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Dover Post
  • Dover Police: Greater Dover Boys & Girls Club helps lower crime rate

  • The Simon Circle Boys and Girls club started a program that offers teens ages 13 to 17 a place study, learn and play, while also educating them about sex and the dangers of drug use and underage drinking.
    Since the program began, the surrounding community has been a little safer, says the Dover Police Department.
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  • The Simon Circle Boys & Girls Club received a grant last year through the Strategic Prevention Framework – State Incentive Grant project, a program that offers teens ages 13 to 17 a place study, learn and play, while also educating them about sex and the dangers of drug use and underage drinking.
    Since the program began, the surrounding community has been a little safer, says the Dover Police Department.
    "Last summer there were zero crimes committed by teens in the Simon Circle area," said Amy Perkins, the director of marketing and communications for the Boys & Girls Clubs of Delaware.
    The Dover Police are giving the Boys & Girls Club and the SIG program its fair share of the credit.
    "The program gives kids a place to go, it keeps them from hanging out on the streets," said the Dover Police Department's Sargent of Community Policing Marvin Mailey.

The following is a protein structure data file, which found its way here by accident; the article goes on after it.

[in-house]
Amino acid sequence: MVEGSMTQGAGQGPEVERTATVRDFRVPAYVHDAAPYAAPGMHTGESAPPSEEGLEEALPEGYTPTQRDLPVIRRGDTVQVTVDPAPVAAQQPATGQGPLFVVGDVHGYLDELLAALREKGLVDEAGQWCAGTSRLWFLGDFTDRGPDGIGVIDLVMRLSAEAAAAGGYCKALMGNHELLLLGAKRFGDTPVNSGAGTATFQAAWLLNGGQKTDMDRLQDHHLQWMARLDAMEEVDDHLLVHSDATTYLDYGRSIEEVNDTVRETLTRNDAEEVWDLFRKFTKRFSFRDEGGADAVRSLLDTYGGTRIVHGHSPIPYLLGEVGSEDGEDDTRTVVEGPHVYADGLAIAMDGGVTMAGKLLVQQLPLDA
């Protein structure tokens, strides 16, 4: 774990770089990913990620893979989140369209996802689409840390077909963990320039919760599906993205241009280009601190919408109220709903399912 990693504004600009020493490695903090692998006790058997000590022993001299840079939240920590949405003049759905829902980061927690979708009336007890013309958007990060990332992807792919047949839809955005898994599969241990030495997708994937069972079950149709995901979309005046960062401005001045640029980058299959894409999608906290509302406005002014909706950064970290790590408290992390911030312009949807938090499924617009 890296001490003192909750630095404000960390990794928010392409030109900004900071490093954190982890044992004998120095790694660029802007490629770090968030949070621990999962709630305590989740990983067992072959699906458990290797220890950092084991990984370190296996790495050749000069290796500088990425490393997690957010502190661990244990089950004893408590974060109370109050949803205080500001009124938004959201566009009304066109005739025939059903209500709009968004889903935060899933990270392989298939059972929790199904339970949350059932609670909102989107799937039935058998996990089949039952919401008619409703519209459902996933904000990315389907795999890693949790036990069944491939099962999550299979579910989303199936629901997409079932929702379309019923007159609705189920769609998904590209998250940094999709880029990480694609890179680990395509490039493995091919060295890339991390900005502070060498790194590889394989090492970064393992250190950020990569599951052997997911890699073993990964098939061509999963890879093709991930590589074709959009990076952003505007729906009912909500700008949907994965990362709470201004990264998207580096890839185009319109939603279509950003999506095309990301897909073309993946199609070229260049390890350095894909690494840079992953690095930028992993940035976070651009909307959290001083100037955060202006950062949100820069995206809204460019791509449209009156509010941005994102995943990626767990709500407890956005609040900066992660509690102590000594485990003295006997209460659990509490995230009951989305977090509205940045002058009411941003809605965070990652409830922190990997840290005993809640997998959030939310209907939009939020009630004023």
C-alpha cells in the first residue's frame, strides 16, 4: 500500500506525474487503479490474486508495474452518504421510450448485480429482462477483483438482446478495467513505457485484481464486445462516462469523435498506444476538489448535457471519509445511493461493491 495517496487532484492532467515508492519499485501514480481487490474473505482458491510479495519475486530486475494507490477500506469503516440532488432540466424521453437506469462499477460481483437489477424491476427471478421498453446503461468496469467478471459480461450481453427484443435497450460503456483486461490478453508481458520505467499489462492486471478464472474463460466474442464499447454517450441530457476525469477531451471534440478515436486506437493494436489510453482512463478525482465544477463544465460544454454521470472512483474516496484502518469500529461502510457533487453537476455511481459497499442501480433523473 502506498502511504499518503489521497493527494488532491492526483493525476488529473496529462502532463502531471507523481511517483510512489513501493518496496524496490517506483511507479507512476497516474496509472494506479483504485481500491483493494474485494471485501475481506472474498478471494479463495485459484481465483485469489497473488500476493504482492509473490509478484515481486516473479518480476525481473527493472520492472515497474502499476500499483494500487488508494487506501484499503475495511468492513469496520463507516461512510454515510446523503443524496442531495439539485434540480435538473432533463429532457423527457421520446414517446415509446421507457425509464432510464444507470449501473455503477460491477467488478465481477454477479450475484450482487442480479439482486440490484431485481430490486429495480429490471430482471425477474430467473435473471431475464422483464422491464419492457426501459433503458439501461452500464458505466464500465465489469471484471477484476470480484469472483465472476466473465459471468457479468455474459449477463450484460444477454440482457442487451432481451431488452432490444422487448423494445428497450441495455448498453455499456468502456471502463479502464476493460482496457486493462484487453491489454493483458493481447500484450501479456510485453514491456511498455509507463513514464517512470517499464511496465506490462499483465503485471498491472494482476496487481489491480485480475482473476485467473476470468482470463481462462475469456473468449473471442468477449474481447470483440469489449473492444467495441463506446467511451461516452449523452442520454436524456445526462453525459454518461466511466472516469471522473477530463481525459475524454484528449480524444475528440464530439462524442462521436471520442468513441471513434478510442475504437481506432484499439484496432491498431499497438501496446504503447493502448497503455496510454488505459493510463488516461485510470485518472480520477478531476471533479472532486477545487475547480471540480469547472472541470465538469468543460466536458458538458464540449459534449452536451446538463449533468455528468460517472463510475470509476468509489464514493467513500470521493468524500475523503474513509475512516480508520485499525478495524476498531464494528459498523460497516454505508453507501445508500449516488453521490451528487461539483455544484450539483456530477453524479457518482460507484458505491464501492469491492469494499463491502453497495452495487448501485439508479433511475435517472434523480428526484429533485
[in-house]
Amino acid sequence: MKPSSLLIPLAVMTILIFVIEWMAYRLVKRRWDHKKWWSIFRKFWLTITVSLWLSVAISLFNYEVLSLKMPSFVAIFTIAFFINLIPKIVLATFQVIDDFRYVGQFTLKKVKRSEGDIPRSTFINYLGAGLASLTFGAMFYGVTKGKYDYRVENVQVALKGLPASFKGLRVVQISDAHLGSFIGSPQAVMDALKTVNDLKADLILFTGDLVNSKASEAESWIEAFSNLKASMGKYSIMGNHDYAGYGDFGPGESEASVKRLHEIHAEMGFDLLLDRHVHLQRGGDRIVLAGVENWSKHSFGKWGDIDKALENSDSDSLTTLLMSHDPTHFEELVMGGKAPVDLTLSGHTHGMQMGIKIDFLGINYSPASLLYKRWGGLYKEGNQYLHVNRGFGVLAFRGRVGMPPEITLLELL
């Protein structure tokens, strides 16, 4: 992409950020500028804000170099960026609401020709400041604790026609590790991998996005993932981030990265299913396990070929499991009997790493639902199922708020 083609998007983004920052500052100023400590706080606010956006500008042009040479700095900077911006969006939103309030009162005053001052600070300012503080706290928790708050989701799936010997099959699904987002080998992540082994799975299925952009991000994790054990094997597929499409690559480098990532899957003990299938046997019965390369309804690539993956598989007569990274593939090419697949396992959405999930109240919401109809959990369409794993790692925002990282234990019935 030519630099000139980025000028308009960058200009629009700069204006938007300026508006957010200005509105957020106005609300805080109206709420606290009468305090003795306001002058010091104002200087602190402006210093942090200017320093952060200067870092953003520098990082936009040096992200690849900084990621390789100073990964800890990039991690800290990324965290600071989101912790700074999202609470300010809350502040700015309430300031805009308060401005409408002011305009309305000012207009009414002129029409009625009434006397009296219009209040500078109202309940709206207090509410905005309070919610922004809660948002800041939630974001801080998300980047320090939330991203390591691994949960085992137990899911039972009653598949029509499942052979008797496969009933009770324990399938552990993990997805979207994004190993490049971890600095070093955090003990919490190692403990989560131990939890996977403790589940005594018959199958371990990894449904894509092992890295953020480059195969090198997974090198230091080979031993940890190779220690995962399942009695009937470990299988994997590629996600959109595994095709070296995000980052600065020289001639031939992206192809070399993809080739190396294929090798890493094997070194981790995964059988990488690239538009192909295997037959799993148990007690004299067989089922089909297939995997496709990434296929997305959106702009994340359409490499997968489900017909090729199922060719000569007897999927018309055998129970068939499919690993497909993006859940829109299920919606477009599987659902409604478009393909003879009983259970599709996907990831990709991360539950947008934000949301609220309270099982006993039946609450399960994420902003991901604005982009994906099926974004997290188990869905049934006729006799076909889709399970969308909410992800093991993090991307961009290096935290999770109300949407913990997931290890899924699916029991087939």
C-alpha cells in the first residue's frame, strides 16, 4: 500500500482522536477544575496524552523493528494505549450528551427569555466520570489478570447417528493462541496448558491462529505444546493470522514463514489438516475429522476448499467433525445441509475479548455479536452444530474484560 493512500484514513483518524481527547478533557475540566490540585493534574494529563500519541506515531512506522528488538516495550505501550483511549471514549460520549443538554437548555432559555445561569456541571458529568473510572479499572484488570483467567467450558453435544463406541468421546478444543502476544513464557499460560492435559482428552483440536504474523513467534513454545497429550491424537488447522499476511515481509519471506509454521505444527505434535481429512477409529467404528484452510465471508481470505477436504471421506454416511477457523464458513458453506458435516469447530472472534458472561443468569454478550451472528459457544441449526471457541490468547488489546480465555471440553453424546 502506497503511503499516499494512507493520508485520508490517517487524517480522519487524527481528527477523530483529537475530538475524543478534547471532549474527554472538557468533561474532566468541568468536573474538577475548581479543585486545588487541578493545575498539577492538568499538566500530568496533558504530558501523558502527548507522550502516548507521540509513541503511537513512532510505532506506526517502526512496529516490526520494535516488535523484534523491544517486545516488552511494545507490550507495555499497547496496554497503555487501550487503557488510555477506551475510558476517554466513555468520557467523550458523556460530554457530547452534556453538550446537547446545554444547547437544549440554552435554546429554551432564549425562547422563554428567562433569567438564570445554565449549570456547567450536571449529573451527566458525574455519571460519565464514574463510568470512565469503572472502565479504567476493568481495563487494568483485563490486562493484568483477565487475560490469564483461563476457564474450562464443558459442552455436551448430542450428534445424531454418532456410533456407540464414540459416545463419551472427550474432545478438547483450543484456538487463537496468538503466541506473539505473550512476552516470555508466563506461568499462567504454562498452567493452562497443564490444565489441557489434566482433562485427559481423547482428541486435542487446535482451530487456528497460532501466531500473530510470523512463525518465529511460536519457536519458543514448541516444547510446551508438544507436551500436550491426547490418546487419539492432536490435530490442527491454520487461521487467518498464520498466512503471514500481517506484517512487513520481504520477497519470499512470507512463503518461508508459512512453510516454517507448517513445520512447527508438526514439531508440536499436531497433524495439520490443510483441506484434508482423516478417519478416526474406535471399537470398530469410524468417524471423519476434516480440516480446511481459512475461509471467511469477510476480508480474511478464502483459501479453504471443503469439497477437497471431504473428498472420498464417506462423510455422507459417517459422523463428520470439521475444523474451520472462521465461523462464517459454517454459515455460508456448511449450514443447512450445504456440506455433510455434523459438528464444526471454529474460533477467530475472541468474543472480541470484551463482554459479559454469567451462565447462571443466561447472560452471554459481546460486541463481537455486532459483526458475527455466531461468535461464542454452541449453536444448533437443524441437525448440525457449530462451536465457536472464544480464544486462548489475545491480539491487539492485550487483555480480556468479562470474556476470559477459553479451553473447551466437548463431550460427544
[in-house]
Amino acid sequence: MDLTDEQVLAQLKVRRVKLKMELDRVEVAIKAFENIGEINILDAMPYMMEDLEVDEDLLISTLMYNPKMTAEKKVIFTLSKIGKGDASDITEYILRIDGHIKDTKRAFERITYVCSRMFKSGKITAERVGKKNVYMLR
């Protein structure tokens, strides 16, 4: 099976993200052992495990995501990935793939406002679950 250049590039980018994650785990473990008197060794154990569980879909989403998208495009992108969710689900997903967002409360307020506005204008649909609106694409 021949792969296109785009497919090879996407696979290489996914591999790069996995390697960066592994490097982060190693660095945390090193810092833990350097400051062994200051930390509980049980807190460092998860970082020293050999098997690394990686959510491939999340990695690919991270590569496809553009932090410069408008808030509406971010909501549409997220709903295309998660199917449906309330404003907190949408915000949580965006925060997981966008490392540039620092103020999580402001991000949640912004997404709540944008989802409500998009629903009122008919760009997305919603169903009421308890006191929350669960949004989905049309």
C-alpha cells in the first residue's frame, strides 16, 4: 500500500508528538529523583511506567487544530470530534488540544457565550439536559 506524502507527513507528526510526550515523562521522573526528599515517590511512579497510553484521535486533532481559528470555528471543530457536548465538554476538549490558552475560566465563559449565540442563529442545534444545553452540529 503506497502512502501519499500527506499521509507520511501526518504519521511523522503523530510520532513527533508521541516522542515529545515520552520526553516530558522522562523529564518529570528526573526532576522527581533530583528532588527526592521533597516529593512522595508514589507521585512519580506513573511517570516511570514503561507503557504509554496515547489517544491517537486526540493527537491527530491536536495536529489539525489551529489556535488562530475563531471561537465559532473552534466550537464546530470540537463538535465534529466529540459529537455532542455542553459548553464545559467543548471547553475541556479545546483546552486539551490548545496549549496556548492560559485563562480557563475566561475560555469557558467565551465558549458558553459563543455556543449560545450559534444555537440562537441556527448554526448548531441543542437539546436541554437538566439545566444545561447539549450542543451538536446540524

The SIG program was implemented in April 2012 when the club held a community celebration. The club brought in DJs from 101.7, held a Madden video game tournament, set up rock climbing and had local groups come in to perform.
    The celebration was held to kick off the club's Friday night program where neighborhood teens can come to the club from 6 to 9 p.m. and play games, take advantage of the open gym or just hangout through a drop-in program that does not require kids to sign up or come every week. Teens come at their own leisure. Typically between 65 and 70 kids participate in the program each week, Perkins said.
    Some Fridays, teens will also get the opportunity to go on field trips. They were taken horseback riding, toured a local college and 15 of the program's kids were even given the real-life Scared Straight treatment.
    "We took kids to the local jail so they could see what it's really like and to show them what would happen to them if they got in trouble," Perkins said.
    The program is headed by project director Harold Burnett who held a series of town hall meetings prior to the start of the program. He asked community members and parents what kind of activities they would want their children to be involved in.
    The program also gives teens a place to go after school Tuesday through Thursday, where they can get homework help and tutoring. The after school program typically serves around 20 kids, Perkins said.
    "It provides kids with a safe after school environment," she said. "It keeps them away from outside influences."
    Thanks to the program, the Boys & Girls Club has become one of the largest and most visible organizations in Simon Circle, Perkins said.
    "We have two community partnerships with local alternative schools, Parkway and Kent County Alternative School − they run programs in the school. Parents want to get involved and volunteer with us," she said. "The community has really rallied around the program."
    Page 2 of 2 - Not only did Dover Police have no incidents involving teens last summer, they have seen a drop overall, according to the department.
    "We don't respond to as many violent crimes out there as much," said Mailey. "The crime rate has stayed pretty low since the community outreach event."

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